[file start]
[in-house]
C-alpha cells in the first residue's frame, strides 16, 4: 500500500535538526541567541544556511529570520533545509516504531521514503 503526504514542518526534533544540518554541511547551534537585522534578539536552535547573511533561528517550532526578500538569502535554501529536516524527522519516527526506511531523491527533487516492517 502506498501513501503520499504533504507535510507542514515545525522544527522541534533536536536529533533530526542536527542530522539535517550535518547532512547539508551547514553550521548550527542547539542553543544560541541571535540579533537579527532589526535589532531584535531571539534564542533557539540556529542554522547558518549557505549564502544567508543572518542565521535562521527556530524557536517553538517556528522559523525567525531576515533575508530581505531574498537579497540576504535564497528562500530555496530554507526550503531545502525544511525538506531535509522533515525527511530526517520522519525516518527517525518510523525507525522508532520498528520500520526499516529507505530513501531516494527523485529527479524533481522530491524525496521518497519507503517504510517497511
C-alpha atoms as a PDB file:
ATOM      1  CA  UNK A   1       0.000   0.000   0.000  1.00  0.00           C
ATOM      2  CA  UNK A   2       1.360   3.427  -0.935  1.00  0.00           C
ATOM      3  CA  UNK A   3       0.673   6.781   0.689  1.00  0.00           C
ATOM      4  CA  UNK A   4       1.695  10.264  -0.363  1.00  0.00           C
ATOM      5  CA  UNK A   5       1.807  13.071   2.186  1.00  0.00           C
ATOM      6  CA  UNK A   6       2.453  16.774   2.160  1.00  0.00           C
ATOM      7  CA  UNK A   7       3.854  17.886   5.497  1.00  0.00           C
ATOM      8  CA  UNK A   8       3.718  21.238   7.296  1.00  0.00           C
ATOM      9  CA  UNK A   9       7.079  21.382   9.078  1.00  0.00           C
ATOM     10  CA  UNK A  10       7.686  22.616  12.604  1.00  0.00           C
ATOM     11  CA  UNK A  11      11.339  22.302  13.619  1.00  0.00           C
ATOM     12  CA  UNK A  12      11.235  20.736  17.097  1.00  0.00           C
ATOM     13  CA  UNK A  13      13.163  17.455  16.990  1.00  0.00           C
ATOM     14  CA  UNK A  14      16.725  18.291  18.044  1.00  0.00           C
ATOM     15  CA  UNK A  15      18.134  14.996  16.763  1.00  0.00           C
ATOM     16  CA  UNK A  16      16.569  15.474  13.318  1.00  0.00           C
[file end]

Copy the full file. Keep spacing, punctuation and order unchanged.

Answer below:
[in-house]
C-alpha cells in the first residue's frame, strides 16, 4: 500500500535538526541567541544556511529570520533545509516504531521514503 503526504514542518526534533544540518554541511547551534537585522534578539536552535547573511533561528517550532526578500538569502535554501529536516524527522519516527526506511531523491527533487516492517 502506498501513501503520499504533504507535510507542514515545525522544527522541534533536536536529533533530526542536527542530522539535517550535518547532512547539508551547514553550521548550527542547539542553543544560541541571535540579533537579527532589526535589532531584535531571539534564542533557539540556529542554522547558518549557505549564502544567508543572518542565521535562521527556530524557536517553538517556528522559523525567525531576515533575508530581505531574498537579497540576504535564497528562500530555496530554507526550503531545502525544511525538506531535509522533515525527511530526517520522519525516518527517525518510523525507525522508532520498528520500520526499516529507505530513501531516494527523485529527479524533481522530491524525496521518497519507503517504510517497511
C-alpha atoms as a PDB file:
ATOM      1  CA  UNK A   1       0.000   0.000   0.000  1.00  0.00           C
ATOM      2  CA  UNK A   2       1.360   3.427  -0.935  1.00  0.00           C
ATOM      3  CA  UNK A   3       0.673   6.781   0.689  1.00  0.00           C
ATOM      4  CA  UNK A   4       1.695  10.264  -0.363  1.00  0.00           C
ATOM      5  CA  UNK A   5       1.807  13.071   2.186  1.00  0.00           C
ATOM      6  CA  UNK A   6       2.453  16.774   2.160  1.00  0.00           C
ATOM      7  CA  UNK A   7       3.854  17.886   5.497  1.00  0.00           C
ATOM      8  CA  UNK A   8       3.718  21.238   7.296  1.00  0.00           C
ATOM      9  CA  UNK A   9       7.079  21.382   9.078  1.00  0.00           C
ATOM     10  CA  UNK A  10       7.686  22.616  12.604  1.00  0.00           C
ATOM     11  CA  UNK A  11      11.339  22.302  13.619  1.00  0.00           C
ATOM     12  CA  UNK A  12      11.235  20.736  17.097  1.00  0.00           C
ATOM     13  CA  UNK A  13      13.163  17.455  16.990  1.00  0.00           C
ATOM     14  CA  UNK A  14      16.725  18.291  18.044  1.00  0.00           C
ATOM     15  CA  UNK A  15      18.134  14.996  16.763  1.00  0.00           C
ATOM     16  CA  UNK A  16      16.569  15.474  13.318  1.00  0.00           C